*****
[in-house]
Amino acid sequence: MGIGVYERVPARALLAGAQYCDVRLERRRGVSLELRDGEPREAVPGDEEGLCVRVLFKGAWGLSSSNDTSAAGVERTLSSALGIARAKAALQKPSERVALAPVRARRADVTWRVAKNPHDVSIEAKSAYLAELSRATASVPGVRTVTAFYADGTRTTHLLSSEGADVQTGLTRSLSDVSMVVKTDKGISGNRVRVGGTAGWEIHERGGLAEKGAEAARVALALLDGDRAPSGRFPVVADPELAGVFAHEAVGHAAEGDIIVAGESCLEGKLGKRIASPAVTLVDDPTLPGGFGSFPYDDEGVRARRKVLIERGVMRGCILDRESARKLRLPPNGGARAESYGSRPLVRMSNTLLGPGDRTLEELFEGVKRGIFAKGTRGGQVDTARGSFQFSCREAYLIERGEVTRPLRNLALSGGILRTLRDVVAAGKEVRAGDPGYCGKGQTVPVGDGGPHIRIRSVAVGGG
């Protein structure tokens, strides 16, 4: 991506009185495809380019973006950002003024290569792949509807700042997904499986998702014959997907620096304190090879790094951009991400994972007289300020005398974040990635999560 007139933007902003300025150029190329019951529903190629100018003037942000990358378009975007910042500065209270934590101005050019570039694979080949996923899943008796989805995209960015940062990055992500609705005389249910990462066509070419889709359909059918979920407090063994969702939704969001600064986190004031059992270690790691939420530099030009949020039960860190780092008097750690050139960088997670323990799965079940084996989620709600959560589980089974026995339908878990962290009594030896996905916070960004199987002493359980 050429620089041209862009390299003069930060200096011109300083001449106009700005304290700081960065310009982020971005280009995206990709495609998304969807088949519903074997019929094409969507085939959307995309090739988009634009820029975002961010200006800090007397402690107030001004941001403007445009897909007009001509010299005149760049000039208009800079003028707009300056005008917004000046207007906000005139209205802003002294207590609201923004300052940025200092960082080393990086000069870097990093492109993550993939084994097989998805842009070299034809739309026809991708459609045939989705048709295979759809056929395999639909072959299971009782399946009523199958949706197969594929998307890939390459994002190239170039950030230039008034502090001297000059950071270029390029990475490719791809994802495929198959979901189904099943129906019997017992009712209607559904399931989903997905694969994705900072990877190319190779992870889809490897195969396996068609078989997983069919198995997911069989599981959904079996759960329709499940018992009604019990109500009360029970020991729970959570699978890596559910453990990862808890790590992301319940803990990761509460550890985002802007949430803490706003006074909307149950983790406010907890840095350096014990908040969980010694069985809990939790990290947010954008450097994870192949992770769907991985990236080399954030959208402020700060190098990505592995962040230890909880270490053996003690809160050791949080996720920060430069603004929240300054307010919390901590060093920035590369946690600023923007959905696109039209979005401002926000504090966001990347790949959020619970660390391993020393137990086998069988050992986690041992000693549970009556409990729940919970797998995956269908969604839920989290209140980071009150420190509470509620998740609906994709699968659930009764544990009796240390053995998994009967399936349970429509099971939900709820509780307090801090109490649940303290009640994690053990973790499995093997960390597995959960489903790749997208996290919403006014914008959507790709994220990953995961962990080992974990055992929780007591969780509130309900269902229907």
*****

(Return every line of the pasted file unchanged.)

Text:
[in-house]
Amino acid sequence: MGIGVYERVPARALLAGAQYCDVRLERRRGVSLELRDGEPREAVPGDEEGLCVRVLFKGAWGLSSSNDTSAAGVERTLSSALGIARAKAALQKPSERVALAPVRARRADVTWRVAKNPHDVSIEAKSAYLAELSRATASVPGVRTVTAFYADGTRTTHLLSSEGADVQTGLTRSLSDVSMVVKTDKGISGNRVRVGGTAGWEIHERGGLAEKGAEAARVALALLDGDRAPSGRFPVVADPELAGVFAHEAVGHAAEGDIIVAGESCLEGKLGKRIASPAVTLVDDPTLPGGFGSFPYDDEGVRARRKVLIERGVMRGCILDRESARKLRLPPNGGARAESYGSRPLVRMSNTLLGPGDRTLEELFEGVKRGIFAKGTRGGQVDTARGSFQFSCREAYLIERGEVTRPLRNLALSGGILRTLRDVVAAGKEVRAGDPGYCGKGQTVPVGDGGPHIRIRSVAVGGG
């Protein structure tokens, strides 16, 4: 991506009185495809380019973006950002003024290569792949509807700042997904499986998702014959997907620096304190090879790094951009991400994972007289300020005398974040990635999560 007139933007902003300025150029190329019951529903190629100018003037942000990358378009975007910042500065209270934590101005050019570039694979080949996923899943008796989805995209960015940062990055992500609705005389249910990462066509070419889709359909059918979920407090063994969702939704969001600064986190004031059992270690790691939420530099030009949020039960860190780092008097750690050139960088997670323990799965079940084996989620709600959560589980089974026995339908878990962290009594030896996905916070960004199987002493359980 050429620089041209862009390299003069930060200096011109300083001449106009700005304290700081960065310009982020971005280009995206990709495609998304969807088949519903074997019929094409969507085939959307995309090739988009634009820029975002961010200006800090007397402690107030001004941001403007445009897909007009001509010299005149760049000039208009800079003028707009300056005008917004000046207007906000005139209205802003002294207590609201923004300052940025200092960082080393990086000069870097990093492109993550993939084994097989998805842009070299034809739309026809991708459609045939989705048709295979759809056929395999639909072959299971009782399946009523199958949706197969594929998307890939390459994002190239170039950030230039008034502090001297000059950071270029390029990475490719791809994802495929198959979901189904099943129906019997017992009712209607559904399931989903997905694969994705900072990877190319190779992870889809490897195969396996068609078989997983069919198995997911069989599981959904079996759960329709499940018992009604019990109500009360029970020991729970959570699978890596559910453990990862808890790590992301319940803990990761509460550890985002802007949430803490706003006074909307149950983790406010907890840095350096014990908040969980010694069985809990939790990290947010954008450097994870192949992770769907991985990236080399954030959208402020700060190098990505592995962040230890909880270490053996003690809160050791949080996720920060430069603004929240300054307010919390901590060093920035590369946690600023923007959905696109039209979005401002926000504090966001990347790949959020619970660390391993020393137990086998069988050992986690041992000693549970009556409990729940919970797998995956269908969604839920989290209140980071009150420190509470509620998740609906994709699968659930009764544990009796240390053995998994009967399936349970429509099971939900709820509780307090801090109490649940303290009640994690053990973790499995093997960390597995959960489903790749997208996290919403006014914008959507790709994220990953995961962990080992974990055992929780007591969780509130309900269902229907």